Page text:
After a week of front-page political chicanery we are to get more John Howard; who at a time of his choosing will pitch for a fourth election victory by going head to head with the son of a Whitlam Minister.
History: Nest of Traitors
Rowan Cahill uncovers a ripping yarn that could redefine the way we look at Australian involvement in World War II.
Interview: A Nation of Hope
Former PM Bob Hawke bemoans the demise of industrial relations but takes heart from the prospect of peace in the Middle East
Unions: National Focus
Noel Hester reports on a soap star rebellion, Howardís plans to renuclearise South Australia, more historical atrocities in the north, the redundancy test case plus more in the monthly national wrap.
Safety: The Shocking Truth
Itís every power workerís worst nightmare Ė and it happened to Adrian Ware. In a flash of voltage, his life changed forever, as Jim Marr reports.
Tribute: A Comrade Departed
From Prime Ministers to wharfies, the labour movement paid tribute to Tas Bull this week. Jim Marr was among them.
History: Working Bees
Neale Towart looks at a group of workers who got sacked so their boss could keep making the Bomb.
Education: The Big Picture
The NTEUís Dr Mike Donaldson and Tony Brown join all the dots in the current debate around higher eduction.
International: Static Labour
Ray Marcelo argues thereís another side to the recent furore over Telstraís use of cheap Indian IT contractors.
Economics: Budget And Fudge It
Frank Stilwell argues that Peter Costelloís latest budget plumbs fiscal policy to new depths.
Technology: Google and Campaigning
Labourstartís Eric Lee argues the latest weapon for campaigning could be the humble search engine.
Review: Secretary With A Difference
Looking for a new job can be hard enough, without having to worry about sadomasochistic bosses and the threat of being spanked for forgetting to cross your Ďtís, says Tara de Boehmler.
Poetry: The Minimale
The Labor Party leadership is in the news again, inspiring our resident bard David Peetz to song
Satire: Howard Calls for Senate to be Replaced by Clap-O-Meter
John Howard released a controversial policy statement today, arguing that the Senate be abolished in favour of a device measuring noise from the gallery of the House of Representatives.
Allianz Claims on Sick and Dying
Back Pay Bill From Behind the Bars
Gloves Off for Local Voices
Stabbings Ground Job Cuts Ė For Now
Red Light for Cut Price Labour Hire
Sacked Workersí Ultimate Insult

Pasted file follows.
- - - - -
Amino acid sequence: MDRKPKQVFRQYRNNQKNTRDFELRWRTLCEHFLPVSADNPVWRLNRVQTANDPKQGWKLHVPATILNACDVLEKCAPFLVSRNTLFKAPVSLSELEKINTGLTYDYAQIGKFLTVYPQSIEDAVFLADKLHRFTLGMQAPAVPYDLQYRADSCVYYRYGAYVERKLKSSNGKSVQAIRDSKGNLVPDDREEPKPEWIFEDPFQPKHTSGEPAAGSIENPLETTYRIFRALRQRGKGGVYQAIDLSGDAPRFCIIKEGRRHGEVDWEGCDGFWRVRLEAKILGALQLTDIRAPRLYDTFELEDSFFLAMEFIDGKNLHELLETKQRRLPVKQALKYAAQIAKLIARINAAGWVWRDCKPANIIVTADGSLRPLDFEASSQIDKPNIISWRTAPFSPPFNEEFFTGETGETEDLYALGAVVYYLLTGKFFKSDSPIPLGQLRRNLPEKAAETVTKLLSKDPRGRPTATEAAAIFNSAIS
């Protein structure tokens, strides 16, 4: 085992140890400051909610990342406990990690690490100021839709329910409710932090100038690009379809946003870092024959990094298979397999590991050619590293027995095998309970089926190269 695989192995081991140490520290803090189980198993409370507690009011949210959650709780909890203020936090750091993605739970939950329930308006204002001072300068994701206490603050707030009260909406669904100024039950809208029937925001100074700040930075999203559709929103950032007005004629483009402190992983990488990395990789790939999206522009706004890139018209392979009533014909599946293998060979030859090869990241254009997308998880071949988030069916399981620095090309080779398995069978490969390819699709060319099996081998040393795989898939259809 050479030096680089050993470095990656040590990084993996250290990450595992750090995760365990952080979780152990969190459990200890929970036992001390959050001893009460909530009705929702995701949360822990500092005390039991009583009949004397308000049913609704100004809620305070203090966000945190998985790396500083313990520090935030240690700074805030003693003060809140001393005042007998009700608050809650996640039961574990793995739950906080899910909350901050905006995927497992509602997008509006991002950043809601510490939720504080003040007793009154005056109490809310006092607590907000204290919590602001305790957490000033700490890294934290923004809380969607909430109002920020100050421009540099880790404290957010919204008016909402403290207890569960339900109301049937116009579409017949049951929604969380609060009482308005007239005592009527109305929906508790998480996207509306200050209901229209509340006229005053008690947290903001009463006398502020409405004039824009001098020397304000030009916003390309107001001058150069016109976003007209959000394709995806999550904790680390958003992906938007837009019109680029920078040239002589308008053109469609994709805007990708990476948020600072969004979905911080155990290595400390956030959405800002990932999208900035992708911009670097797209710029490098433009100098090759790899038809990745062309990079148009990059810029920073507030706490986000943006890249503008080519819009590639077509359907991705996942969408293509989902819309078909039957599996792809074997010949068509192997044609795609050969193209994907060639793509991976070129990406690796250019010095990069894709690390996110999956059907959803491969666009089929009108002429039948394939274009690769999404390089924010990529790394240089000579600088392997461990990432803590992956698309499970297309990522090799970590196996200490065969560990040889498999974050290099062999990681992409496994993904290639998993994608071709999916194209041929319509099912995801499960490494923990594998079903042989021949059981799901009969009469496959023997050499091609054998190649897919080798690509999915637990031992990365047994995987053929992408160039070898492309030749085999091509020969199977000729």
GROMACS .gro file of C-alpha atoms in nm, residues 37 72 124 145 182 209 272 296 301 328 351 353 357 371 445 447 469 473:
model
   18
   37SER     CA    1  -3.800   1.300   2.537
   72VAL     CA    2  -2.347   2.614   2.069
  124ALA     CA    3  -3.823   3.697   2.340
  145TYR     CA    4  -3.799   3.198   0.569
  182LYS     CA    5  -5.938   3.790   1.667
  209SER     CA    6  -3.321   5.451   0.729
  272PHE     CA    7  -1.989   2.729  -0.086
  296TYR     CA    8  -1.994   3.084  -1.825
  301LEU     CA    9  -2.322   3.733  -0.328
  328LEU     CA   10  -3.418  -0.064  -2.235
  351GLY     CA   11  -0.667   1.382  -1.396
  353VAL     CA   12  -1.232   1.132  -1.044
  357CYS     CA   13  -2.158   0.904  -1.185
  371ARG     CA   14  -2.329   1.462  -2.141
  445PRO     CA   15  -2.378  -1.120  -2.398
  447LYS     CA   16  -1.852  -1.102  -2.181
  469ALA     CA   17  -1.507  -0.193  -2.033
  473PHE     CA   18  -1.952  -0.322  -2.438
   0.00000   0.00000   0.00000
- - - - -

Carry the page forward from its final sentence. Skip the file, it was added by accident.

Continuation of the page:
Electrolux Repays Survival With Bastardry
Survivor Urges Compo Rethink
Nurses: Bosses Should Foot Bank Fees
Telstra Workers Show Bottle
Rail Workers Telegraph Press Council Track
Call Centre Leak Shames Stellar
Malaysian Detainees Released
Western Sahara Tests UN
Itís Our Party
Long time union watcher Nicholas Way looks at the changing dynamics between the industrial and political wings of the labour movement.
In his Maiden Speech, new MP Tony Burke argues that the ALPís union links are nothing to be ashamed of.
Opinion Forming Down Under
Evan Jones condemns the mainstreamís media coverage of the War on Iraq and the damage it is doing to our national psyche.
The Locker Room
Blowing Holes in Gittens
Itís all fun and games until someone loses a club, writes Phil Doyle
Response to Gould
Aged Policy Looks Hairy
God Save Billy Deane
More Bad Language
|other LaborNET sites
Labor Council of NSW
Vic Trades Hall Council
IT Workers Alliance
Unions on LaborNET
Back Pay Bill From Behind the Bars
A Korean languishing in Villawood Detention Centre has launched a five-figure back pay claim against a Sydney builder operating on state government contracts.
CFMEU secretary, Andrew Ferguson, confirmed his union had given Dennis Building and the Department of Housing seven days to settle or both would be subject to pickets.
Ferguson also confirmed claims made by the detainee, held at Villawood for the past 21 months, that his union had secured a $25,000 back pay settlement for another Dennis Building employee last year.
Industry sources say the company only agreed to that settlement because its state government contract was up for review at the time.
Company principals are claiming the detainee never worked for Dennis Building but in a letter, translated from the original Korean, the claimant has set out times, dates, names of fellow employees and even their phone numbers.
The letter from Villawood asks the union to secretely contact a former workmate, and permanent resident, but warns - "However, if other fellow know they will stop to meet you.
"Contact carefully ... please find out all the facts and help me."
Ferguson said initial investigations suggested the man had worked for the builder for more than 12 years, without attracting super payments or redundancy entitlements.
Workers Online understands the Korean also suffered serious eye and leg injuries during his time as a builder's labourer without attracting workers compensation payments.
View entire issue - print all of the articles!
Issue 181 contents